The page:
” In other words. by the noise that is left behind. as legal judgments are implemented by powerful institutions. Through a chain of translation involving a number of substitutions—particular moments and individuals for a “culture. on the threshold of understanding” (1999:11). This mode of knowledge production is haunted. “as it were. antinomies such as ideology and practice (or “study/analysis” and “field/data gathering”) “each creates the possibility of escaping from [by returning to] the other. Goldstein (2004) recounts that while studying community formation and collective action in a marginalized neighborhood in Bolivia. he was struck by the connections between public lynchings (which he had not set out to study) and community festivals. as noted above. transforming them into notes that take up space on a hard drive or that fill a file drawer in the ethnographer’s office. and data from the flow of social life (the “barrage of data”) in which the ethnographer is immersed. For example. but rather in the process of rendering truth. Similarly.” a boundary . such multidimensionality in certain respects resembles descriptions of the physical world being developed in the field of physics. Ethnographers “collect” particular moments. “the field” is imagined as a particular place where data are gathered. quotations for a larger data set—ethnographic truths are produced. Thus. Bourgois (1995) explains that he set out to study the underground economy among Puerto Ricans in New York. It is common for the introductory sections of ethnographies to describe ways that ethnographers were drawn to phenomena that they did not originally intend to study. ethnographers are “collected” by data. however. This experience of being “immersed” in data that may—in a case such as Kim Fortun’s study of Bhopal—“threaten to deafen and to mute all possibility of response” but that at the same time may contain “signals and useful information” (348–349). In such narratives of being pulled in unanticipated directions. objects. Interestingly. As a consequence of this need to work backwards. but that subsequently become significant analytically. which hold ethnographers.” strokes on a keyboard for events and statements. and thus relies on its trajectory being tied at some point into the other in order to emphasize its own path of flight. moments. is central to the construction of ethnographic narratives. participant observation) produce a “field” of potential information that. and events (as field notes and interview transcripts) and transform these into information that can be used to produce the ethnographic equivalent of a legal judgment—equivalent not in force. In this sense. Its counterpart remains (half) hidden” (Strathern 1999:10). the world as we know it is “stuck on a thin membrane of space-time. Foregrounding the pull of noise (the effect of immersement) on methodological practices that demand useful information and predictable outcomes makes it possible to identify the gaps and disjunctures that make possible the ethnographic real. the ethnographer is able to “return” to the moments and place of fieldwork and create an ethnographic account.May 2008 Page 67 but which could well be useful later” (1999:5). materializes around the ethnographer. only to discover that crack use was exploding and that crack had become a defining element of street culture. even as ethnographic practices (interviews. statements. According to string theory. in a sense. Ethnographic collections excerpt events. an element of surprise is embedded in what is conventionally regarded as a process of data “collection. Through these records. methodological plans are to be open to possibilities that were not apparent at the time the research was formulated.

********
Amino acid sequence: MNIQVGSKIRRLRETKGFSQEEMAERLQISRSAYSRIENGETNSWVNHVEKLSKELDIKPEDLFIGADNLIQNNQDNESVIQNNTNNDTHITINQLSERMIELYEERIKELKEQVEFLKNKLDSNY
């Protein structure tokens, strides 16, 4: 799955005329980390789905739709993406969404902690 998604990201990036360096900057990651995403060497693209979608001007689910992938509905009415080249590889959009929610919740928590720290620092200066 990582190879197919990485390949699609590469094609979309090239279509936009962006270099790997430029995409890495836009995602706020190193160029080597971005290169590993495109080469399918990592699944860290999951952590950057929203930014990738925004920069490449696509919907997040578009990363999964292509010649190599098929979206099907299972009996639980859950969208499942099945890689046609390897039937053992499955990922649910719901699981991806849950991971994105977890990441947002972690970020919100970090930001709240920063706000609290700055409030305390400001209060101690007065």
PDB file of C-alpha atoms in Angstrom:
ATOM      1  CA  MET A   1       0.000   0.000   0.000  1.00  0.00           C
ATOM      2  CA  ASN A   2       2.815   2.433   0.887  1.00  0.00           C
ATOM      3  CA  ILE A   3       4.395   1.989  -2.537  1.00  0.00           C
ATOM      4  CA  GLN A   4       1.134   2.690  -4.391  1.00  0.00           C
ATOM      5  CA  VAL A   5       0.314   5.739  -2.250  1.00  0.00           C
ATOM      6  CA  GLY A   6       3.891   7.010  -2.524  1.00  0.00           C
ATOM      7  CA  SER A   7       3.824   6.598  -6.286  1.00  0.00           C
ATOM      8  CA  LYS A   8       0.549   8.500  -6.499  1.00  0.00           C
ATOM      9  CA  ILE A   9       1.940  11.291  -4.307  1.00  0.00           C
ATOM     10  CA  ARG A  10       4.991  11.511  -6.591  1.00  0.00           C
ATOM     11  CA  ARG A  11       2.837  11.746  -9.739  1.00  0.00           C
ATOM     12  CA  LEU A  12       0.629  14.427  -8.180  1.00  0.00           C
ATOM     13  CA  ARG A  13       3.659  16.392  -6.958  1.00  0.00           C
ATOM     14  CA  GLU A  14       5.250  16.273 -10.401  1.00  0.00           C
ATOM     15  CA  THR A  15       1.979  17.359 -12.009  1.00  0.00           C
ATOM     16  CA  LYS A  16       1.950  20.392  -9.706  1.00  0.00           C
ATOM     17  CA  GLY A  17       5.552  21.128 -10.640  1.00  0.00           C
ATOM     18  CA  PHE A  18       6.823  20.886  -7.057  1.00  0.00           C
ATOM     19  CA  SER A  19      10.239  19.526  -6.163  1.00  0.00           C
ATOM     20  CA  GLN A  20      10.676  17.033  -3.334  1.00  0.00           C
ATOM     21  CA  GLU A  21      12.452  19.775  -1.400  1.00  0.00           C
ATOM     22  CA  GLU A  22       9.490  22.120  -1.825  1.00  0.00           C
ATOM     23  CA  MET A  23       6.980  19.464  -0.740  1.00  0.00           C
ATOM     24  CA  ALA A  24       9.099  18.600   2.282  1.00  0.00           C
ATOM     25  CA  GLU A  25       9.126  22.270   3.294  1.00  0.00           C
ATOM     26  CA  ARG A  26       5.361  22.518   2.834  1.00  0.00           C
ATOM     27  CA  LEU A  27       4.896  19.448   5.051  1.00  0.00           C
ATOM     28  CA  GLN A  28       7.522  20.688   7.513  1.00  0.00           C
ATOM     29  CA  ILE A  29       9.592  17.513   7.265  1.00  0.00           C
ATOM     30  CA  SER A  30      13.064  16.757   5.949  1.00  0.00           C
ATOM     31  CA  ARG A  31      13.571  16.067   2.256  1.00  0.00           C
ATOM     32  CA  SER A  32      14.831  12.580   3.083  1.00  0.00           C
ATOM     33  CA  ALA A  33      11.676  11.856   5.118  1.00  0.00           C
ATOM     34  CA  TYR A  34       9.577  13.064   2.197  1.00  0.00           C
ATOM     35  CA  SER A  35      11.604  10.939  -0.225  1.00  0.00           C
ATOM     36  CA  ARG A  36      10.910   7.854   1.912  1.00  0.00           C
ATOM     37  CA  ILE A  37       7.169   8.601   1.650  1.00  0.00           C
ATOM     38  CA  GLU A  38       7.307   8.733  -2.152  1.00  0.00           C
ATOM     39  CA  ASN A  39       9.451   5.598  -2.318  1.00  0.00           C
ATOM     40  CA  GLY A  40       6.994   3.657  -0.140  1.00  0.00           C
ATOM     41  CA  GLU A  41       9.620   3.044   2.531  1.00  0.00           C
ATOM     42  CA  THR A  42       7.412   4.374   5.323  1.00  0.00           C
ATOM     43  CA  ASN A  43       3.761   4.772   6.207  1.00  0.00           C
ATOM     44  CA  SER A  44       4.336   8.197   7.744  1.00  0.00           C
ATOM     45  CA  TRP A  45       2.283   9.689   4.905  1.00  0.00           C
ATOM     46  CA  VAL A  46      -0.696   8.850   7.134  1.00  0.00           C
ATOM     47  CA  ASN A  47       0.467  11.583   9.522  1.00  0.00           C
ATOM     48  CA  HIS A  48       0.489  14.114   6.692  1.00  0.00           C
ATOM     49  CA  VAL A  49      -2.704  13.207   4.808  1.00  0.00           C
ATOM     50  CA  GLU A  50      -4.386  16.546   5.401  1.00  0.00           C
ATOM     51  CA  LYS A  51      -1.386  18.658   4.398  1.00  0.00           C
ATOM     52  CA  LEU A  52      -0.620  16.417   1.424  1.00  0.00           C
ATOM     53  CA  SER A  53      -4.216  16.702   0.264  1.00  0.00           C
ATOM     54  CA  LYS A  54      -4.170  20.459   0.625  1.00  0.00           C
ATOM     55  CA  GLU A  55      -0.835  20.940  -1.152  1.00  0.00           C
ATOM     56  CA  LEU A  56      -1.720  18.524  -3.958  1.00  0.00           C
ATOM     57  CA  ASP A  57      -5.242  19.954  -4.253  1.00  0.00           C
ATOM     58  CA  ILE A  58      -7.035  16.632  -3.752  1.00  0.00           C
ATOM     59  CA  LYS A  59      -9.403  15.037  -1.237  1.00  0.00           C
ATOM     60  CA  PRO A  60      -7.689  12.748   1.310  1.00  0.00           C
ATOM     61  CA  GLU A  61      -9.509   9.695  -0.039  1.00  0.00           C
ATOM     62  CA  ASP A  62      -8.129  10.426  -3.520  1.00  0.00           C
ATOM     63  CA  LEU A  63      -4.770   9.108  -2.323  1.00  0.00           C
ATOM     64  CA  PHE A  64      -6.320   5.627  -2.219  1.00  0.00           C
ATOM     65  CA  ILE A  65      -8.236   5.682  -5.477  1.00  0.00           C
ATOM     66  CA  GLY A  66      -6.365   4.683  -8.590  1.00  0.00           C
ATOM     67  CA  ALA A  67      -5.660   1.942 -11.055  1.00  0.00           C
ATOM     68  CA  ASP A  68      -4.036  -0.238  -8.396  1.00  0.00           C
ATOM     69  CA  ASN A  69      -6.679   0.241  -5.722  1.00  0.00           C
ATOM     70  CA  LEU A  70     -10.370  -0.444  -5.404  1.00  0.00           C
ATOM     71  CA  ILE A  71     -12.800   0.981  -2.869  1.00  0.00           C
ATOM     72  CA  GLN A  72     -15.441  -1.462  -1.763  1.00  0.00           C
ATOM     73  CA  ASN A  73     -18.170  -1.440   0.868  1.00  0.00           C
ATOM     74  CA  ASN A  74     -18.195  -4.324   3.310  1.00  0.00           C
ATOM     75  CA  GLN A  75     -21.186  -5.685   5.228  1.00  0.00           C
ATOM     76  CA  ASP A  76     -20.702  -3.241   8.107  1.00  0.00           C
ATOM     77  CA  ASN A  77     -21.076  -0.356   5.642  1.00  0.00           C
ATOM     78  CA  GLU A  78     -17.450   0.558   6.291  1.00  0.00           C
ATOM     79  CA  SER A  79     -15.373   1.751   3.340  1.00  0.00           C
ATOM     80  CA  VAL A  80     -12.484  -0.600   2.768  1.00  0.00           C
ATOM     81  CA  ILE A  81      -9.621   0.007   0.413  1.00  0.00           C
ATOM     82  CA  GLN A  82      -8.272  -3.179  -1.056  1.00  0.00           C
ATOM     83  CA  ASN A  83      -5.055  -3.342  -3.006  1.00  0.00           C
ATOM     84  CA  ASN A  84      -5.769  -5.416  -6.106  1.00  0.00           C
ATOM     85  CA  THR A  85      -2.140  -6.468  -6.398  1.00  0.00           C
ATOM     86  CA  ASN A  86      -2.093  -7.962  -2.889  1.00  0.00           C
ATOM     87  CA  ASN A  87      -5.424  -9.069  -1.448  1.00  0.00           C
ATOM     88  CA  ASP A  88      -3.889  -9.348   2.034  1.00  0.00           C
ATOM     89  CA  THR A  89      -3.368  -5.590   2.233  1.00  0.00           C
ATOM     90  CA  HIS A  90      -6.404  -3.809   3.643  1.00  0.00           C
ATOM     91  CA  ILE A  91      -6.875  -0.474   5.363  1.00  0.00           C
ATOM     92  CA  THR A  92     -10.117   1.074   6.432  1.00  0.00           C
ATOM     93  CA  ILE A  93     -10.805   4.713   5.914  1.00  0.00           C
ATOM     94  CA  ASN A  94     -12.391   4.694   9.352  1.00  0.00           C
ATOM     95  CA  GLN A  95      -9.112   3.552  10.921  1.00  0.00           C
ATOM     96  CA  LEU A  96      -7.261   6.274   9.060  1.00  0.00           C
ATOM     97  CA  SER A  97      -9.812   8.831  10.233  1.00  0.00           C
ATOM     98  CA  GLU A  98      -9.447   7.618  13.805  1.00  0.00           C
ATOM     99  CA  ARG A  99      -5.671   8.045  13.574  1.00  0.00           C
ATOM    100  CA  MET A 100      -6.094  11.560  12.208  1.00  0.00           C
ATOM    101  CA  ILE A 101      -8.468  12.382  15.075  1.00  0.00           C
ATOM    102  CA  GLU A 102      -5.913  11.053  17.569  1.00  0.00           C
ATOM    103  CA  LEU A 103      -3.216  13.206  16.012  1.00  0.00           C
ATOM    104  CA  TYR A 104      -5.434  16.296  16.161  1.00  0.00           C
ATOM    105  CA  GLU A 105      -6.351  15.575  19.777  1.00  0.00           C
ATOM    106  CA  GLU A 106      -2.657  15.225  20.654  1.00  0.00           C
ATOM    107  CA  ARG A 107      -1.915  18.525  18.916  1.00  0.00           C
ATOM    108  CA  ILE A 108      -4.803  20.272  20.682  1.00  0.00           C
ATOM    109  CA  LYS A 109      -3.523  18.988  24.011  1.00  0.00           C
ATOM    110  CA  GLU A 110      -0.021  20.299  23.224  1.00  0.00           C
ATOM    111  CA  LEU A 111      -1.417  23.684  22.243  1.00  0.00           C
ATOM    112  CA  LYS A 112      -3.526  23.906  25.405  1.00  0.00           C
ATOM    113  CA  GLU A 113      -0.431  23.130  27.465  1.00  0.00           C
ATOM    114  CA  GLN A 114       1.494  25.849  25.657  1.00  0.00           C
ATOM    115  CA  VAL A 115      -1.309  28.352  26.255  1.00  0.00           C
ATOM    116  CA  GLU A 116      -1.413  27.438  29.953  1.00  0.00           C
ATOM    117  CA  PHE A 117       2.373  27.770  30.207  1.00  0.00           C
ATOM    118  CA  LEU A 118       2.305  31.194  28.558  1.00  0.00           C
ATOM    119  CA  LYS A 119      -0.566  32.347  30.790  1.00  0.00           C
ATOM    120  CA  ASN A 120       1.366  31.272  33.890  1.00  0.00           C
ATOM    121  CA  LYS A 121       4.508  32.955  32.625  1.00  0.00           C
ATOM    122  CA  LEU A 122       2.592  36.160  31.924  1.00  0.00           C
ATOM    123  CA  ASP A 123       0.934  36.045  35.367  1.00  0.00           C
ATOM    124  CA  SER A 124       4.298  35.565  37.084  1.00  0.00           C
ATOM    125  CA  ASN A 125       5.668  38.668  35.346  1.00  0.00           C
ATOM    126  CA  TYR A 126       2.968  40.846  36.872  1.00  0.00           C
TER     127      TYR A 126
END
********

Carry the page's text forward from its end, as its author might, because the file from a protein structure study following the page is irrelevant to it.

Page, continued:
” “Immigration” and “deportation” proved to be unstable objects of study. “Translation. Similarly. His deportation was an effect of his parents’ failure to naturalize him as a U. what we had imagined to be the ground of each (an origin point in a birth country or in an adopted country) shifted because of its newly apparent connection to the other. the “native-born” citizen. upon measurement. a man who was adopted to the United States from El Salvador as a child and was subsequently deported to El Salvador because of a criminal conviction. “Adoption” became the half-hidden counterpart to deportation.S. which realize these “natural” figures retroactively (much as. Juxtaposition and Collection Bringing together roots trips and deportations involved a double translation and collection: the initial period of data collection on roots trips and on deportations. then both kinship and citizenship are potentially ephemeral and in need of the anchoring provided by adoptions and emigrations. Note. “a whole world of currents swirling beneath the surface” (Cole 2003:A1). in which it is the “natural” child and the “native-born” citizen that anchor the “as if” worlds of adopted children and naturalized citizens. But . the world (of currents) that is outside the frame of liberal law makes itself known by its “gravitational pull” on our world (2003:A22). 31. and a second process in which roots trips were juxtaposed to deportations and became a new collection. ironically. however. a photon’s travels resolve themselves into a singular path). Discontinuity between these worlds or frames interrupts the chain of translations and conversions in which “truth-value circulates” (Latour 1999:69). No. Examining each of these processes vis-` -vis the other was revelatory not only a for our interpretation of what roots trips or deportations are “about. is provided by the following excerpt from an interview with Greg. our comparative project pulled us to discoveries of information in our field notes that we would have overlooked. In the second moment.Page 68 PoLAR: Vol. “Deportation” became the half-hidden counterpart of adoption and the roots trips that followed. As Benjamin notes. transplants the original into a more definitive linguistic real” (1968:75).” but also for our understanding of the implications of each in securing the foundational figures of liberal law: the “natural” child. Like the process of “gathering” data in a “field” where one’s hosts might be pulling in unexpected directions. An example of such reversibility. and of the complex ways that adoption and deportation shadow one another. we were brought up against a “problem” of comparison: as we thought roots trips through the frame of a deportation and vice versa. had we not “immersed” ourselves in each other’s field of data and been forced to struggle with the forms in which adoption and immigration took shape (in relation to one another) in this engagement. and prevents us from seeing.” This revelation—that a deportation is a kind of shadow other to a roots trip (and vice versa)—suggested both their inseparability and why they cannot be “compared. emphasizing deportation’s specific “path of flight. of sorts. citizen. 1 or discontinuity that separates us from. If “natural” children and citizens can be alienated through adoption or emigration. that this analysis reverses conventional understandings.